Since 2013 the real government whistleblower, Edward Snowden, has been in political asylum in Russia, where he continues to write books and tell his story of how as an employee of the NSA he discovered that the government was breaking the law in constructing a massive surveillance state. Today, the surveillance is such a ubiquitous par of our lives, that people have come to see it as a normal part of everyday life, and hardly any politician bothers to work against it. It’s here to stay, sadly.
Recently, Snowden published a book entitled Permanent Record, which was immediately attacked by the US government, prompting them to sue Snowden for all of the profits related to the book. The government does not want you to hear his message. Ironically, though, Permanent Record became an instant bestseller, and Snowden’s popularity has only increased in recent years.
In a newly released podcast by Joe Rogan, Snowden calls in from Russia, talking about his understanding of how corruption from within has led the permanent establishment of the massive and highly profitable surveillance state which has filled the coffers of defense contractors and corrupt politicians. Snowden discusses the fact that all three branches of the U.S government are corrupt and that for admirable government employees who witness government agencies breaking the law have no available channels to blow the whistle and get the truth out to the American people.
Interestingly, in the podcast Snowden also talks about his experience on 9/11 when he was working for a small business out of a house on Fort Meade near the DC metro area. He describes how the base, which is home to a vast portion of the U.S. Military’s intelligence apparatus, was immediately dispatched and the base cleared as soon as the events of the day began to unfold.
Snowden points out how strange this was, considering that all of the personnel on the base would have been more than willing to take the risk of being attacked in order to fulfill the duty they has all signed up for, that of protecting the American people. Snowden’s point here is that the intelligence agencies were essentially taken off-line at the most critical moment in the entire history of their existence.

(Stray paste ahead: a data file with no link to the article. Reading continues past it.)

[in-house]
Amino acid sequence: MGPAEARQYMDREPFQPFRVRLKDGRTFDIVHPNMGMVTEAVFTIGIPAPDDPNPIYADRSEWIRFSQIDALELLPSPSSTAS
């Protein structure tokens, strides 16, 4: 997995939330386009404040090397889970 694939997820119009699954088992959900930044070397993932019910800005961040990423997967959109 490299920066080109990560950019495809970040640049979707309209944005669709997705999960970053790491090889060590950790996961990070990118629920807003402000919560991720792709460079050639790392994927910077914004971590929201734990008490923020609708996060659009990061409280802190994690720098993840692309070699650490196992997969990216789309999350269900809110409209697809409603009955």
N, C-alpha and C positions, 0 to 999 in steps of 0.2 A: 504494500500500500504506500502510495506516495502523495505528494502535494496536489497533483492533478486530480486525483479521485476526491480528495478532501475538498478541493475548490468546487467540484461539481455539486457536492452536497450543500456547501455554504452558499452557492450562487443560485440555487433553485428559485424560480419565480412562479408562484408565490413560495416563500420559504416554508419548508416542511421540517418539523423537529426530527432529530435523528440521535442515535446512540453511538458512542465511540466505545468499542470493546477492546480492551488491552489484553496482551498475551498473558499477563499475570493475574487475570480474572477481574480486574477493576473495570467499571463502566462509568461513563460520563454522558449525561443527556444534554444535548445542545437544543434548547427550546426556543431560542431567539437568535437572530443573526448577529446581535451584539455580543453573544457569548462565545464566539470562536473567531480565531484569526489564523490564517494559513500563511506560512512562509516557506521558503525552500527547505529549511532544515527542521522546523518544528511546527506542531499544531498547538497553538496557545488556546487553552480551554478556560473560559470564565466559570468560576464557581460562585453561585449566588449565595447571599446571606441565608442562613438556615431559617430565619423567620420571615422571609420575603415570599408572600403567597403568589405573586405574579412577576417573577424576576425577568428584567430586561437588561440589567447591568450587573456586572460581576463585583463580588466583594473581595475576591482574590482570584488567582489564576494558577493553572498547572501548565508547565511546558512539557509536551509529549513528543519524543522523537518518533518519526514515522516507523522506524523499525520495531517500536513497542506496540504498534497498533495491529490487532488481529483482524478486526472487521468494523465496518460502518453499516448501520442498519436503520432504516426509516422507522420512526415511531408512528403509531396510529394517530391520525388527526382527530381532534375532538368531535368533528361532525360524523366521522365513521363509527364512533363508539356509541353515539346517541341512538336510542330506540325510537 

So, why did the directors of these agencies send all of these resources home on 9/11?
“It says so much about the bureaucratic character of how the government works. The people who rise to the top of these governments. It’s about risk management for them. It’s about never being criticized for something...
Everybody wants to believe in conspiracy theories because it helps life make sense. It helps us believe that somebody is in control… that somebody is calling the shots, that these things all happen for a reason. There are real conspiracies… but when you look back at the 9/11 report and when you look back at the history of what actually happened, what we can prove. Not on what we can speculate on, but what are at least are the commonly agreed facts… it’s very clear to me, as someone who worked in the intelligence community… that these attacks could have been prevented.”
He goes on to explain that the government’s excuse for not preventing the attacks was essentially due to the fact that the various intelligence agencies were unable to effectively share information, coordinate investigations, and work together. Snowden is implying that 9/11 was essentially allowed to happen so that the mass surveillance state, which is insanely profitable to certain people, could be created. And it has since been created.
Considering that the Patriot Act soon followed 9/11, and in the nearly two decades since, the massive warfare and surveillance state continues to balloon and spread its reach into American citizen’s lives and around the globe, Snowden’s assessment seems rather accurate.
The full interview is almost 3 hours long, and is posted in full here: